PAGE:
Every day in school, I would write on the board, "Theresa Gonsalves loves Michael Jackson" and whoever was assigned to clean the boards after school would never erase it but would add a comment like…."but he doesn't love her" or "he doesn't even know her"…so I vowed to meet him by the time I turned sixteen. In July of 1974, I rode to New York to see the Jackson Five perform and even though I knew what hotel he was staying at I decided to go back to Boston instead of trying to be a groupie to meet him. When I arrived home the next morning, I called the hotel. Instead of asking for him, I asked for his road manager who was Reggie Wiggins at the time and they rang his room. He told me Michael was still asleep in the next room. I had their tour schedule in my hand and knew that they were going to be performing at the MGM on my birthday and I asked Mr. Wiggins if I fly to Las Vegas for my sixteenth birthday could I meet Michael Jackson and he said "Honey, if you fly from Boston to Las Vegas just to meet Michael Jackson, I will make sure you meet him." With that said, I began saving money to make this trip. I wrote letters to the MGM's President's secretary who arranged my room and I also wrote letters to every Black mayor I could find throughout the country asking them to contribute $5.00 to my dream. They all wrote back wishing me success with my endeavors but all stated they were unable to contribute.

I worked a part time job after school and saved all my money sacrificing any new school clothes and I made sure that I had straight A's in all my classes so I would be able to take a week off of school. In October of 1974, I called the Sahara Tahoe Hotel in Lake Tahoe where the Jackson's were performing and at this time I did ask for Michael's room and was shocked when they put me through. When I identified myself to him, he knew exactly who I was. I was in total shock as he recited the dates I was coming to meet him telling me I write it in every letter that I send him! So during the week of Nov 20-Nov 28, I was made their guest as we met for the first time.

How did the relationship between the two of you develop, and can you let us know how it affected the rest of your life?
The relationship developed into a friendship. I continued to write him and he continued reading my letters. I flew other places to hang out with him. I was invited to his home and when he was filming the Wiz, I spent two separate weeks in New York visiting him. Once I was going to fly to London just to meet him there! My relationship with him actually affected me in a good way. I became a strong woman, independent and it surely kept me out of trouble. In wanting him to be proud of me, I never did drugs. I have never smoked cigarettes. And, I can gladly comment that I have never been drunk in my life. On the other side of things, I also never learned how to have a real relationship with men.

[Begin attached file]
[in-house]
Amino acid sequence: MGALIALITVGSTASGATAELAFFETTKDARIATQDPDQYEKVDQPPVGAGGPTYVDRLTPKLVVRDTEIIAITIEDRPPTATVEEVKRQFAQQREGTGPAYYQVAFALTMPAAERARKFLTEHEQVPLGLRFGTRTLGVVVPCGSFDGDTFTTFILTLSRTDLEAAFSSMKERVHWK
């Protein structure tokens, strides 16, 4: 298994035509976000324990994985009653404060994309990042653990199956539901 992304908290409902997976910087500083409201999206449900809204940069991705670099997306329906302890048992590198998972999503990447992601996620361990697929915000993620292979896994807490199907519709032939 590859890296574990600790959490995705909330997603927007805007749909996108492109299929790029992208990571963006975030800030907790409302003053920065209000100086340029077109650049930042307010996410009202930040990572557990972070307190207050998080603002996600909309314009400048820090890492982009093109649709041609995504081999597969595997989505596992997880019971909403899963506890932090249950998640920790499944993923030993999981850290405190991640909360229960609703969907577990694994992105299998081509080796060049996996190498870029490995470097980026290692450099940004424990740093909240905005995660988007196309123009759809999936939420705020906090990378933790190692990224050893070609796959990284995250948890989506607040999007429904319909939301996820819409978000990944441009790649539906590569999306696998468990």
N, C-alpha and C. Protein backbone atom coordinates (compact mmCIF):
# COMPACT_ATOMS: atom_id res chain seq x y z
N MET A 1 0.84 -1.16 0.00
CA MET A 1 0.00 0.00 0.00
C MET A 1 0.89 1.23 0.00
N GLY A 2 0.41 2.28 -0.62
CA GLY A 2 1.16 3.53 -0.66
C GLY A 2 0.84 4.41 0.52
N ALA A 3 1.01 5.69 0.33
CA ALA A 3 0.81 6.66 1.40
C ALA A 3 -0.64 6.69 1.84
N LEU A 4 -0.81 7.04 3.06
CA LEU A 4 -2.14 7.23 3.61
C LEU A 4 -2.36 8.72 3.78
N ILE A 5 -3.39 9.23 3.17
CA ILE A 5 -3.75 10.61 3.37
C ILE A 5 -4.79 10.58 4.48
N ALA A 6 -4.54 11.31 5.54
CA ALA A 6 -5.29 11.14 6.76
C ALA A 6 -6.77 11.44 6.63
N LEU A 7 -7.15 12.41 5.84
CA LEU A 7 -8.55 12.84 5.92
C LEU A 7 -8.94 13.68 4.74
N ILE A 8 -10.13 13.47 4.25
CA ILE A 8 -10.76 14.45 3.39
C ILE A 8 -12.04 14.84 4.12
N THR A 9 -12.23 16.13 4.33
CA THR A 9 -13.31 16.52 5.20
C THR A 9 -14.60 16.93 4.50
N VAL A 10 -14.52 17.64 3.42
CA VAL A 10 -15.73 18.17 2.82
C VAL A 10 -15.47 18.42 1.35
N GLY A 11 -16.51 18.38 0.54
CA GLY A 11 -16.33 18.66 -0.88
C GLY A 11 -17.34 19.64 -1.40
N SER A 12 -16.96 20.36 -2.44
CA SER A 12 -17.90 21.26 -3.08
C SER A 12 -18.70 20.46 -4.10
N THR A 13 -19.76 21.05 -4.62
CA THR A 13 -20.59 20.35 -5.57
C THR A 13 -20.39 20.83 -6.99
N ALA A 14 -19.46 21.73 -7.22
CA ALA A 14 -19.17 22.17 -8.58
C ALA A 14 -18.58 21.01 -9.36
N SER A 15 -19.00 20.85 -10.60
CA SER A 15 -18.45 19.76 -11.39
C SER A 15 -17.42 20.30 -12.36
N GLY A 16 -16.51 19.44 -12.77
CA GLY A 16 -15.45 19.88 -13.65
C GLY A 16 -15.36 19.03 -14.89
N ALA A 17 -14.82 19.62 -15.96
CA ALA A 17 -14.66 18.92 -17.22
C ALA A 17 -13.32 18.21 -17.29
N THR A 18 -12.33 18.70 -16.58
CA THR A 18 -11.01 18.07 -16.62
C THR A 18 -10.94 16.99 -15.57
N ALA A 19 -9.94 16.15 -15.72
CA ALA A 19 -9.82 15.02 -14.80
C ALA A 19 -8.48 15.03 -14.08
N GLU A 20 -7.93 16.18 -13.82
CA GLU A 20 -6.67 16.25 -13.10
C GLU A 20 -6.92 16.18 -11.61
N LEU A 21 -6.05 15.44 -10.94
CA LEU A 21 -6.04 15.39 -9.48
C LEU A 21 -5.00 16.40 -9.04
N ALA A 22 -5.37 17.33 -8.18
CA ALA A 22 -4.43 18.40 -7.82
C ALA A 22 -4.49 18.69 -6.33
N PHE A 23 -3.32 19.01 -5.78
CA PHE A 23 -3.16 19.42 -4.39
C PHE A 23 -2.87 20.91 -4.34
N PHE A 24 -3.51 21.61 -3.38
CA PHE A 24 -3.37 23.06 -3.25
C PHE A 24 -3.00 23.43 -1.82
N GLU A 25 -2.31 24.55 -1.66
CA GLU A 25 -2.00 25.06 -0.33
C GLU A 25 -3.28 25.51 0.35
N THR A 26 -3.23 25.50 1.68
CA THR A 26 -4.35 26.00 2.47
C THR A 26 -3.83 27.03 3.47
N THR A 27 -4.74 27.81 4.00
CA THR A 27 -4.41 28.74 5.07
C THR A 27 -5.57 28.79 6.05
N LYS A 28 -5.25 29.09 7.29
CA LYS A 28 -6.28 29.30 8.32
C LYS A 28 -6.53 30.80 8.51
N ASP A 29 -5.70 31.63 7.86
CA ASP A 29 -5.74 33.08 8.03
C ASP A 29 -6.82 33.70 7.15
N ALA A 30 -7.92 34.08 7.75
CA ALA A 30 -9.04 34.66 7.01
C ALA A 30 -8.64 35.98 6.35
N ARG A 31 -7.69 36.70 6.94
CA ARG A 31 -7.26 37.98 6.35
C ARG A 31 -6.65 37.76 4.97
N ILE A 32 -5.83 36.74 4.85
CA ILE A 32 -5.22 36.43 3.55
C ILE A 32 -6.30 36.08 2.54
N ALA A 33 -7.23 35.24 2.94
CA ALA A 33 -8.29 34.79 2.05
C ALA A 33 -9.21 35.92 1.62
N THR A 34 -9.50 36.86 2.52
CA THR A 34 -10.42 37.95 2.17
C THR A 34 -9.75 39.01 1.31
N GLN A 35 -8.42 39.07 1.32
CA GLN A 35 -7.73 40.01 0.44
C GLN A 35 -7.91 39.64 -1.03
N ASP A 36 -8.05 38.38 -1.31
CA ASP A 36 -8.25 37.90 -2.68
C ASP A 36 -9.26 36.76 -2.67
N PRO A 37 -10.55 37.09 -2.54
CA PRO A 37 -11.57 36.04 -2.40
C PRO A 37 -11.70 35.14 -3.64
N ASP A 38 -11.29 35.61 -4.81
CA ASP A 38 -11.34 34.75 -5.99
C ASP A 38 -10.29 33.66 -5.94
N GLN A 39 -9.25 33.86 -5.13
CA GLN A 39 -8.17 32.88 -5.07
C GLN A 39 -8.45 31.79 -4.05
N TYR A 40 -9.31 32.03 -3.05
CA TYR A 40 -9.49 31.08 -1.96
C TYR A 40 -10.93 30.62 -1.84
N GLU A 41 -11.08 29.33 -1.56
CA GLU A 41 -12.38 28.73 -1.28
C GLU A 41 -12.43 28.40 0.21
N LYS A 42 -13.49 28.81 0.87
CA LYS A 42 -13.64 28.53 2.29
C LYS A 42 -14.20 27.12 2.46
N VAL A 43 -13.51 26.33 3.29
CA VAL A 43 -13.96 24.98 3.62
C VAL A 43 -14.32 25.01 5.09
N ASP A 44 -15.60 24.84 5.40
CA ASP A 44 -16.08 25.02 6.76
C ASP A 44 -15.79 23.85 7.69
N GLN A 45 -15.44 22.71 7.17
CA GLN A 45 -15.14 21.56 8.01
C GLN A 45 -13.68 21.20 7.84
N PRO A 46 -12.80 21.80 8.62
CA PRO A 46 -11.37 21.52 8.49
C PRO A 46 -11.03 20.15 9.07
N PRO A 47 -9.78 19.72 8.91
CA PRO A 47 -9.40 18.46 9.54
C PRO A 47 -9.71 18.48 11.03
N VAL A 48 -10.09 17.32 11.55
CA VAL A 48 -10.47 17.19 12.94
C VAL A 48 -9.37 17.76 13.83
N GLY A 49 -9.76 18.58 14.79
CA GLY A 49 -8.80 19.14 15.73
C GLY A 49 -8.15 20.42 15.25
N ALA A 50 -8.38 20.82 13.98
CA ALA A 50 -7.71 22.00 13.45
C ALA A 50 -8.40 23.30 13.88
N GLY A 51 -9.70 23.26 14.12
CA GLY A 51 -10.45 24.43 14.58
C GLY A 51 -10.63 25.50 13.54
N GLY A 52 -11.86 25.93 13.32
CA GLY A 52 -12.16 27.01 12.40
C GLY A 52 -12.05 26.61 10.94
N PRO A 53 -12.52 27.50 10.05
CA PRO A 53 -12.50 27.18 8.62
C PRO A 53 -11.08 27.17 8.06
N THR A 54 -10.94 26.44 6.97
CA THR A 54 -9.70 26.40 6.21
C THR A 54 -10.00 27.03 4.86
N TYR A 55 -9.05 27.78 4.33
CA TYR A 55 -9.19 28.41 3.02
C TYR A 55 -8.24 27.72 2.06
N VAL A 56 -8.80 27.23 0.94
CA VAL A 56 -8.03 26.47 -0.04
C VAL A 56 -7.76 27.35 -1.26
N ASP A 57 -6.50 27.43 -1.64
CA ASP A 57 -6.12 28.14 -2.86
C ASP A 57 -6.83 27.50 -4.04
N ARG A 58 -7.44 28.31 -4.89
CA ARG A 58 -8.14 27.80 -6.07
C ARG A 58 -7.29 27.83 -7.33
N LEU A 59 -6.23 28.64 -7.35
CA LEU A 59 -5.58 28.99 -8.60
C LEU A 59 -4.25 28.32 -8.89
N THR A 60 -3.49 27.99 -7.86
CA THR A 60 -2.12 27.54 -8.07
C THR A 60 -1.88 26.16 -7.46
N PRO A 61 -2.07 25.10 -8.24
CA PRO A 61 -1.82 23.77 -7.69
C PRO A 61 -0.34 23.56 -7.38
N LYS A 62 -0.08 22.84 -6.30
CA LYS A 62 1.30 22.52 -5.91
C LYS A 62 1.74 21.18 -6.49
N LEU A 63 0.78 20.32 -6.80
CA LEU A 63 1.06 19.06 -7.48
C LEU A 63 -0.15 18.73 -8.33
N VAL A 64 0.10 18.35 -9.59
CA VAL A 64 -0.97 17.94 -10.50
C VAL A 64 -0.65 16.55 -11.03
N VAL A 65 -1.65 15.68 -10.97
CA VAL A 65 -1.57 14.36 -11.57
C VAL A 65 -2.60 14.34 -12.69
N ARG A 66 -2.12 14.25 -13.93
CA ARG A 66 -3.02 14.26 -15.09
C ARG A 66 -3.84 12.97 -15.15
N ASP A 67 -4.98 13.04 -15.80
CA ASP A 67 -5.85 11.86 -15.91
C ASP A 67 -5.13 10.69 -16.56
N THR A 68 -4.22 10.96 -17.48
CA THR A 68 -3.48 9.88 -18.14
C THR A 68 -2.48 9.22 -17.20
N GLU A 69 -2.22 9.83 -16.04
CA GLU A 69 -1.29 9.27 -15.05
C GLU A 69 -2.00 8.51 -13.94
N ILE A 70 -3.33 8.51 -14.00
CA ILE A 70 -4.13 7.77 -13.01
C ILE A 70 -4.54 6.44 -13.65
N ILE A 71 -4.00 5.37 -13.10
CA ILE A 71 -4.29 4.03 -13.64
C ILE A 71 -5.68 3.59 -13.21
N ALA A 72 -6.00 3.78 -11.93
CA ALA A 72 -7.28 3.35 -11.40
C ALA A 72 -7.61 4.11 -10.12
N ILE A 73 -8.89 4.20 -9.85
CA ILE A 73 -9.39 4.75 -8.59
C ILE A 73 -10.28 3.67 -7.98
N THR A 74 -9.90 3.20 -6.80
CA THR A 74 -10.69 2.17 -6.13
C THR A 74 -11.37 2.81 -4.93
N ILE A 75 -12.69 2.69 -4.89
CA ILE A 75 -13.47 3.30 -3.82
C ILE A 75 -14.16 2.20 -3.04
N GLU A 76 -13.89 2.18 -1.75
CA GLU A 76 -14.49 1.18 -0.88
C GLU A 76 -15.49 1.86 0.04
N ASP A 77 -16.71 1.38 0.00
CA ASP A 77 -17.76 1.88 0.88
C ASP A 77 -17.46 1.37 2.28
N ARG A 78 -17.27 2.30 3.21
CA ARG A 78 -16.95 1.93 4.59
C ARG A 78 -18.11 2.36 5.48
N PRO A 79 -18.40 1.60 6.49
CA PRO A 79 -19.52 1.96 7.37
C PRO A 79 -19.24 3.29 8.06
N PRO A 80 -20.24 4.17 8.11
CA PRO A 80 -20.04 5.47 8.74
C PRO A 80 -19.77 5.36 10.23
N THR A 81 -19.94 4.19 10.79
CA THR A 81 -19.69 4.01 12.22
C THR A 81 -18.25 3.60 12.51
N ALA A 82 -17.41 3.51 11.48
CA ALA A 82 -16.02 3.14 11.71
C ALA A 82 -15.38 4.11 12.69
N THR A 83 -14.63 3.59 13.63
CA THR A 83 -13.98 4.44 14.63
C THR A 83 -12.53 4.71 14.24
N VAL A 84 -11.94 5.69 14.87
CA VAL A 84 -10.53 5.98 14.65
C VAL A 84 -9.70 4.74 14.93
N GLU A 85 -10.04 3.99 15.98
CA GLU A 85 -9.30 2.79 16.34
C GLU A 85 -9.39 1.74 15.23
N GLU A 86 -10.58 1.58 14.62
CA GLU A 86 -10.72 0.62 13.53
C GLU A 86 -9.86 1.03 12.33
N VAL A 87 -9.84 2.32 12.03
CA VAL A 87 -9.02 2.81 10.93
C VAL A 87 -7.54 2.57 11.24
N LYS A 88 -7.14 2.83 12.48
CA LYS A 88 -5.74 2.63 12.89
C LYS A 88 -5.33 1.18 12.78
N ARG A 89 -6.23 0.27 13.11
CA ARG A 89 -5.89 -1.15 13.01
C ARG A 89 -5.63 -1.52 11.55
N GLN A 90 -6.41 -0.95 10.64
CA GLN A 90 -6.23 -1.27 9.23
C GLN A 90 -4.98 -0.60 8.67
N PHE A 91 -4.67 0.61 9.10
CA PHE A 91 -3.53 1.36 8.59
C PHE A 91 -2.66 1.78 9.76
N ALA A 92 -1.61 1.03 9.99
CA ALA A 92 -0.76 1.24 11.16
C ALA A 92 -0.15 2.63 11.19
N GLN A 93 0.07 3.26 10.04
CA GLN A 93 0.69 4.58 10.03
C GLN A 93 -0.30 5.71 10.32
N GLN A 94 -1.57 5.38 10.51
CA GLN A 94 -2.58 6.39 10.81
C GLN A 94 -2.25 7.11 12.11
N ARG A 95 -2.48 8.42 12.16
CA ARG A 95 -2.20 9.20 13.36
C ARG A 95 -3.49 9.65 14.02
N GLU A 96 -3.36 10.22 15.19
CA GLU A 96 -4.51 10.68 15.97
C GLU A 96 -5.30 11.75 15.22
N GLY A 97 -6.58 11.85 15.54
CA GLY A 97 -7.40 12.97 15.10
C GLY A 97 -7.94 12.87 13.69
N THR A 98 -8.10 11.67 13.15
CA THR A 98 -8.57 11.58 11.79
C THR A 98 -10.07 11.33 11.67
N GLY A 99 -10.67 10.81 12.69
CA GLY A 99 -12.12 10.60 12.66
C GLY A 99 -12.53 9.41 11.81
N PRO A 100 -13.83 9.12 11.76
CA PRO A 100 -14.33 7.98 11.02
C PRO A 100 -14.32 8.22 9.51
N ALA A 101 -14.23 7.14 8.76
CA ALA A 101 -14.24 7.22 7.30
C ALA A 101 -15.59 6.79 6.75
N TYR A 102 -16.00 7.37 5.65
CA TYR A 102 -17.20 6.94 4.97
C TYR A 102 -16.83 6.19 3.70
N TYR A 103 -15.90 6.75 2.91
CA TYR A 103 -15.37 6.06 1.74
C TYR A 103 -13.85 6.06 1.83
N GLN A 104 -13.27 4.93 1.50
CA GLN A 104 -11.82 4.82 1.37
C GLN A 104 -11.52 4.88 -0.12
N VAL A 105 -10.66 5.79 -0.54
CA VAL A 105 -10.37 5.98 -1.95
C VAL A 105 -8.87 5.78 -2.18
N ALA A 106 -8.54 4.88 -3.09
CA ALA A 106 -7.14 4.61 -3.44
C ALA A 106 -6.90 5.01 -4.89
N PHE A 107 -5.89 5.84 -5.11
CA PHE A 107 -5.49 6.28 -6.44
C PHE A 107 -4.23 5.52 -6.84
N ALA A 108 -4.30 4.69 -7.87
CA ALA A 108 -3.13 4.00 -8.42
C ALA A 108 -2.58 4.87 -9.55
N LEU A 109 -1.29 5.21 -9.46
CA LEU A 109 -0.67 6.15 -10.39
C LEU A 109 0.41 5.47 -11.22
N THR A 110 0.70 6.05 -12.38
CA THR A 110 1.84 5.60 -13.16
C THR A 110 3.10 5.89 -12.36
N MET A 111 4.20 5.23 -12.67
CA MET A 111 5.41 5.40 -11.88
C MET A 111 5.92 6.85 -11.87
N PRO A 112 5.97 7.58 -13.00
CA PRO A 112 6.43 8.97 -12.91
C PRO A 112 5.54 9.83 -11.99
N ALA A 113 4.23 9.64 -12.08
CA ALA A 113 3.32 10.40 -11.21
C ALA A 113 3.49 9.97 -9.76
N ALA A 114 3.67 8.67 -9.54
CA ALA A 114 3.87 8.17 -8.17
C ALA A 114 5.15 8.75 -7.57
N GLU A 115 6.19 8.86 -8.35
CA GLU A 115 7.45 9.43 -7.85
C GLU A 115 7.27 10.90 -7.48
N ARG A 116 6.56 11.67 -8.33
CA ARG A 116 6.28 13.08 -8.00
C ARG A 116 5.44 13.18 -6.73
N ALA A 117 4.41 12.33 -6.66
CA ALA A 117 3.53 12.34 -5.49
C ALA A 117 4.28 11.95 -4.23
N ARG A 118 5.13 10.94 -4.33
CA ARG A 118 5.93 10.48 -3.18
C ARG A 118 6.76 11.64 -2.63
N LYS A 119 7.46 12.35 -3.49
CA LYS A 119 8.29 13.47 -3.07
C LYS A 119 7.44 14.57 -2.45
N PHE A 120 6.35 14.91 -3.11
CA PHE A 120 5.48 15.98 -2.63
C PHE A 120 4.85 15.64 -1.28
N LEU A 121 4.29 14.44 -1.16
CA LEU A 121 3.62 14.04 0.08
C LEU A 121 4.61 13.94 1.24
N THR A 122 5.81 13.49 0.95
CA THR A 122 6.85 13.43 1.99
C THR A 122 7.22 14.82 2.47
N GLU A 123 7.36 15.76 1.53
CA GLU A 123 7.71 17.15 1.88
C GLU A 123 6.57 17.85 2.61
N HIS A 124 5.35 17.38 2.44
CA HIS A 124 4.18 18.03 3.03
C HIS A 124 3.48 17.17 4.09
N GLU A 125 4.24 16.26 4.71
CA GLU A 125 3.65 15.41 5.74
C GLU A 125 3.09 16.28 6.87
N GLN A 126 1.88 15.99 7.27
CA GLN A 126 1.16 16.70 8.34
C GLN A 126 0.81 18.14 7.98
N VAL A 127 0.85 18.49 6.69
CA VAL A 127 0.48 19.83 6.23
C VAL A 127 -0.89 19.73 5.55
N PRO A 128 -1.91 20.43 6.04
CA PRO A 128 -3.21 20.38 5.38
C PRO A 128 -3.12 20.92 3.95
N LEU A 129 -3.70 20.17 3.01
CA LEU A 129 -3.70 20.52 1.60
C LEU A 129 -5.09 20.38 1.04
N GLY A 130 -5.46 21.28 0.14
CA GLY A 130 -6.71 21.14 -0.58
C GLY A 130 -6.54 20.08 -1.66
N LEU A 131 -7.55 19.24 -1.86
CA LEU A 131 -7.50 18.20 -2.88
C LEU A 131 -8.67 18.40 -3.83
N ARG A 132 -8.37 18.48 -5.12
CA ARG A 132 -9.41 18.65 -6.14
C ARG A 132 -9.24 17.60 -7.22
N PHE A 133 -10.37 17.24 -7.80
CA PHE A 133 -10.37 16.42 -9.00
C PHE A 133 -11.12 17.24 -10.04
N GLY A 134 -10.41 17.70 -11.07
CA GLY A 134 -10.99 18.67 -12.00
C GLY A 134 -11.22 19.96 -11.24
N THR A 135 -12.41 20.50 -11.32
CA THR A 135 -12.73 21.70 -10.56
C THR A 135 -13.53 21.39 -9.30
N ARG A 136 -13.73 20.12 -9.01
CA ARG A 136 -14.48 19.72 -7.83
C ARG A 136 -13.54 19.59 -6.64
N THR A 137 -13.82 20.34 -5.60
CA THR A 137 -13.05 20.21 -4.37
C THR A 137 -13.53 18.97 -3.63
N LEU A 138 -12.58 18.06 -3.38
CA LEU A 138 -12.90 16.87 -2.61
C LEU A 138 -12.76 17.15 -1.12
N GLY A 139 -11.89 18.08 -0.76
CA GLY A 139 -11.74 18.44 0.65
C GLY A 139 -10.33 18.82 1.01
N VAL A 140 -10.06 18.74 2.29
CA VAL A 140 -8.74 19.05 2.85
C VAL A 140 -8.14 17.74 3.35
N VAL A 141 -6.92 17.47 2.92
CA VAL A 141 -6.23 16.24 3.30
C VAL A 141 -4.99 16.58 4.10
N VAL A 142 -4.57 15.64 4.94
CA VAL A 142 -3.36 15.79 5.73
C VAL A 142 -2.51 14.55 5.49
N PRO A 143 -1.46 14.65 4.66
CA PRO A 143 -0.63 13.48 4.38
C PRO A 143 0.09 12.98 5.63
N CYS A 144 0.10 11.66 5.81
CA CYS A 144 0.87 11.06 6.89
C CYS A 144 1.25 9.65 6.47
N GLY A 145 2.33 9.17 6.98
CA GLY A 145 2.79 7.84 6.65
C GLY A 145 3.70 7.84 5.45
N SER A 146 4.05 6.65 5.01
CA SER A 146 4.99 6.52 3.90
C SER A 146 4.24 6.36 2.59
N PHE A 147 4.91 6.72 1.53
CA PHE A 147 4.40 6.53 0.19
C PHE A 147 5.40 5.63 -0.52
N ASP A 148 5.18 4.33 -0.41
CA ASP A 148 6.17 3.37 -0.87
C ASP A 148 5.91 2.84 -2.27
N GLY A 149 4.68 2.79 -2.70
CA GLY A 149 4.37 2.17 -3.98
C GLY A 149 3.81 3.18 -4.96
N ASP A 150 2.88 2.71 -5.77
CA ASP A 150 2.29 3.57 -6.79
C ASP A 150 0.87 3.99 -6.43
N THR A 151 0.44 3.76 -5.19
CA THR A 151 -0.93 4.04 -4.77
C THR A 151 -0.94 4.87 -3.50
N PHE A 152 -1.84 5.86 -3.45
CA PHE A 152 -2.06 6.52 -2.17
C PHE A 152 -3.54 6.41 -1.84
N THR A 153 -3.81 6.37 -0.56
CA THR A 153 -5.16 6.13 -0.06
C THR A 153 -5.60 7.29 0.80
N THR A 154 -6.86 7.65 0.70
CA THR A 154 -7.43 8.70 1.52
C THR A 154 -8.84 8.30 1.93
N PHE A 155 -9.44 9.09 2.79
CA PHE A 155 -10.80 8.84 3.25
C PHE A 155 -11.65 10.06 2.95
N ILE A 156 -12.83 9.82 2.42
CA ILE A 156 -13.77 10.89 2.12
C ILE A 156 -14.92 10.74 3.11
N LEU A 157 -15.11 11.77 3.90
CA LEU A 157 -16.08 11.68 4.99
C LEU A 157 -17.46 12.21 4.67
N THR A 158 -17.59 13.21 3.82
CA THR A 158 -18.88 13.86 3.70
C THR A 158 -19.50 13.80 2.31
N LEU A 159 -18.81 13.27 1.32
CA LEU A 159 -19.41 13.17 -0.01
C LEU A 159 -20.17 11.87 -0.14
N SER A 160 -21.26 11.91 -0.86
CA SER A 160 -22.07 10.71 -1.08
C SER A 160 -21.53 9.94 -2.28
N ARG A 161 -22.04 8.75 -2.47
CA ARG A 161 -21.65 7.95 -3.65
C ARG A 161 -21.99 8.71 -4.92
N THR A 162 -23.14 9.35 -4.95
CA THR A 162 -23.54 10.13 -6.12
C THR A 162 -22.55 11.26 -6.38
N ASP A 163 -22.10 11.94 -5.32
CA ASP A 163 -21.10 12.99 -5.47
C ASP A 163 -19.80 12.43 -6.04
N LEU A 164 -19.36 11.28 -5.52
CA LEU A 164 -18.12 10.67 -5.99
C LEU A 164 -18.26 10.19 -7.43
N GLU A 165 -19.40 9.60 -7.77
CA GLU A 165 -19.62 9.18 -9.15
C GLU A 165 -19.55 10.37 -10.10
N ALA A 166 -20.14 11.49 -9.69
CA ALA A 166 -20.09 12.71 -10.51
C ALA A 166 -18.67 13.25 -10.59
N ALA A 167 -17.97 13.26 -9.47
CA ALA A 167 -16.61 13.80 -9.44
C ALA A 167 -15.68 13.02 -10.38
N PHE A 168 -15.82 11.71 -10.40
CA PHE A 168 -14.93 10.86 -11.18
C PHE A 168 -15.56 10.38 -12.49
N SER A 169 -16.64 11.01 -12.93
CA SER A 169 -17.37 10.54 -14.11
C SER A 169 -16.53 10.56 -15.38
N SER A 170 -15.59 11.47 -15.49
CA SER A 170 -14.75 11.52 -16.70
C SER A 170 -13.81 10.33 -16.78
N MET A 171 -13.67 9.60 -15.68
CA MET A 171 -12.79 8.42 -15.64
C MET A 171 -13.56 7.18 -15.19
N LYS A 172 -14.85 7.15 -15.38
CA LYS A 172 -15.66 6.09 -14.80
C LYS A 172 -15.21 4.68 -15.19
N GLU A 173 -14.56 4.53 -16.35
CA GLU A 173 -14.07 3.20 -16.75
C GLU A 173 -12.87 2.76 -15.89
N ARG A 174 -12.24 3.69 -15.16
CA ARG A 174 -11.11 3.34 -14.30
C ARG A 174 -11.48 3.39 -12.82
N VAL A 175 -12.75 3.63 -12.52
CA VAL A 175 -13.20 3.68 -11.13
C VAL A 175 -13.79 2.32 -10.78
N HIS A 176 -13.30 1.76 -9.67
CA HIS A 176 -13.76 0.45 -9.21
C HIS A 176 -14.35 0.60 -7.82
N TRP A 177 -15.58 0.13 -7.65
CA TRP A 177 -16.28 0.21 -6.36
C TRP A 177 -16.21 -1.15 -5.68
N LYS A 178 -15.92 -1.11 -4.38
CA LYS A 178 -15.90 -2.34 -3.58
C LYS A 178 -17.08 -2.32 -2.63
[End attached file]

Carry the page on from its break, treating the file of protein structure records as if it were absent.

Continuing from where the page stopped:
Now, that we have set a foundation, Theresa, let's talk about your son Todd and the song "Billy Jean" and the controversy that followed. First of all, did you know he was going to be writing the song, and how did you feel when you first heard it?
I didn't know that he was going to be writing the song. I wrote him letters about my situation. At this time I was 23 years old and of course involved with the wrong type of man. I was living also in Encino at the time so I would see Michael from time to time. I didn't feel betrayed or anything when I heard the song. I didn't feel honored. That situation exists with so many women, more so now than in the past, or perhaps it is being put out there more. I had been with this man for over a year and here he was claiming my kid wasn't his. His song let me know he could understand what I was feeling, but that women often put men in that situation.

Since Michael Jackson has had his negative dealings with the press, were you afraid of how the cloud of curiosity would affect your own family?
No, I didn't feel that his negative dealings would affect us. We are very open and outspoken. I named my second son Mychal after Michael Jackson but spelled after the ex-lover Mychal Thompson who was from the Bahamas. I named my son after Michael as an honor for how he affected my life. I have been asked my opinion often and I will say that I do not believe Michael to be a child molester. But I will also say that you never truly know what a person is capable of as you take a look at all of the ministers that have sexually abused children. Michael Jackson has always worried about children. I remember being with him in New York and I had bought him a gift which was a book on child abuse and we shared our feelings on that even way back then (around 1977). As for being asked would I let my child visit him…that answer still remains yes but I would not allow him to sleep in bed with him or any man for that matter.

I think I read on your website that in 1984 Star Magazine ran the story saying that you were the real Billie Jean. Star, though not without its credibility issues, has been known to get many stories right. Did you agonize over revealing your identity and how did that change your life from that point? What about your son? Were you afraid of how he would be viewed as he grew older?